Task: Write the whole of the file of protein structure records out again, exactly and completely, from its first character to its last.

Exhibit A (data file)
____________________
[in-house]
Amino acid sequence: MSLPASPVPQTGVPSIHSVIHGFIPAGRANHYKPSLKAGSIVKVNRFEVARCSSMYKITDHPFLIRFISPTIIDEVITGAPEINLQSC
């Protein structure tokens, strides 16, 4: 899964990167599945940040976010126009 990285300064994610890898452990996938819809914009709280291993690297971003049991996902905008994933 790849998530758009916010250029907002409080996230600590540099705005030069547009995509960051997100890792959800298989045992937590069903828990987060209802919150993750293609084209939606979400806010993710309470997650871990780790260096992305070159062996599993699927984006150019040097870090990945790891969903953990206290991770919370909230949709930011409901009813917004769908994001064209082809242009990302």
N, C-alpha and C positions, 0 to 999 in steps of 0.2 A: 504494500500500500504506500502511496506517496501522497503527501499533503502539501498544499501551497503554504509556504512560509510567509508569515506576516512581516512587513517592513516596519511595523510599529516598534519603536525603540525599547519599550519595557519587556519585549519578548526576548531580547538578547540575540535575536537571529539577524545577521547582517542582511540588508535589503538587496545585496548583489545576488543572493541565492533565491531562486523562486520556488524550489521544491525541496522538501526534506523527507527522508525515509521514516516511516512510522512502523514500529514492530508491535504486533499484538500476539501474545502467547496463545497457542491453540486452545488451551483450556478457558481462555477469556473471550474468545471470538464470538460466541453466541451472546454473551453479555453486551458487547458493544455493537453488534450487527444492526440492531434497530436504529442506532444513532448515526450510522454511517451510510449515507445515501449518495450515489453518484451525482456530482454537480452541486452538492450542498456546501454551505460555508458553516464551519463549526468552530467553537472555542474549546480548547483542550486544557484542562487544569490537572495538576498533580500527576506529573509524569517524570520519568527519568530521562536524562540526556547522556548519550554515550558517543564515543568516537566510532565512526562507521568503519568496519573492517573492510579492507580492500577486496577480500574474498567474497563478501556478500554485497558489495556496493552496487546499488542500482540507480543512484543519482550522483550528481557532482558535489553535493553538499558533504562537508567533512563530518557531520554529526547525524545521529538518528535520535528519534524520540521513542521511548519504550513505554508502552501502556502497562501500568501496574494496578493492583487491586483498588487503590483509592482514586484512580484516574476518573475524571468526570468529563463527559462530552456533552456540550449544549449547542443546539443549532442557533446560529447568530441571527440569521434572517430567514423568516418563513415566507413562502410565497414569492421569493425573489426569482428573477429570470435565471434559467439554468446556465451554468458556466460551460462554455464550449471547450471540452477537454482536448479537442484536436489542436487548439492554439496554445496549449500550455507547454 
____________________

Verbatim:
[in-house]
Amino acid sequence: MSLPASPVPQTGVPSIHSVIHGFIPAGRANHYKPSLKAGSIVKVNRFEVARCSSMYKITDHPFLIRFISPTIIDEVITGAPEINLQSC
């Protein structure tokens, strides 16, 4: 899964990167599945940040976010126009 990285300064994610890898452990996938819809914009709280291993690297971003049991996902905008994933 790849998530758009916010250029907002409080996230600590540099705005030069547009995509960051997100890792959800298989045992937590069903828990987060209802919150993750293609084209939606979400806010993710309470997650871990780790260096992305070159062996599993699927984006150019040097870090990945790891969903953990206290991770919370909230949709930011409901009813917004769908994001064209082809242009990302």
N, C-alpha and C positions, 0 to 999 in steps of 0.2 A: 504494500500500500504506500502511496506517496501522497503527501499533503502539501498544499501551497503554504509556504512560509510567509508569515506576516512581516512587513517592513516596519511595523510599529516598534519603536525603540525599547519599550519595557519587556519585549519578548526576548531580547538578547540575540535575536537571529539577524545577521547582517542582511540588508535589503538587496545585496548583489545576488543572493541565492533565491531562486523562486520556488524550489521544491525541496522538501526534506523527507527522508525515509521514516516511516512510522512502523514500529514492530508491535504486533499484538500476539501474545502467547496463545497457542491453540486452545488451551483450556478457558481462555477469556473471550474468545471470538464470538460466541453466541451472546454473551453479555453486551458487547458493544455493537453488534450487527444492526440492531434497530436504529442506532444513532448515526450510522454511517451510510449515507445515501449518495450515489453518484451525482456530482454537480452541486452538492450542498456546501454551505460555508458553516464551519463549526468552530467553537472555542474549546480548547483542550486544557484542562487544569490537572495538576498533580500527576506529573509524569517524570520519568527519568530521562536524562540526556547522556548519550554515550558517543564515543568516537566510532565512526562507521568503519568496519573492517573492510579492507580492500577486496577480500574474498567474497563478501556478500554485497558489495556496493552496487546499488542500482540507480543512484543519482550522483550528481557532482558535489553535493553538499558533504562537508567533512563530518557531520554529526547525524545521529538518528535520535528519534524520540521513542521511548519504550513505554508502552501502556502497562501500568501496574494496578493492583487491586483498588487503590483509592482514586484512580484516574476518573475524571468526570468529563463527559462530552456533552456540550449544549449547542443546539443549532442557533446560529447568530441571527440569521434572517430567514423568516418563513415566507413562502410565497414569492421569493425573489426569482428573477429570470435565471434559467439554468446556465451554468458556466460551460462554455464550449471547450471540452477537454482536448479537442484536436489542436487548439492554439496554445496549449500550455507547454 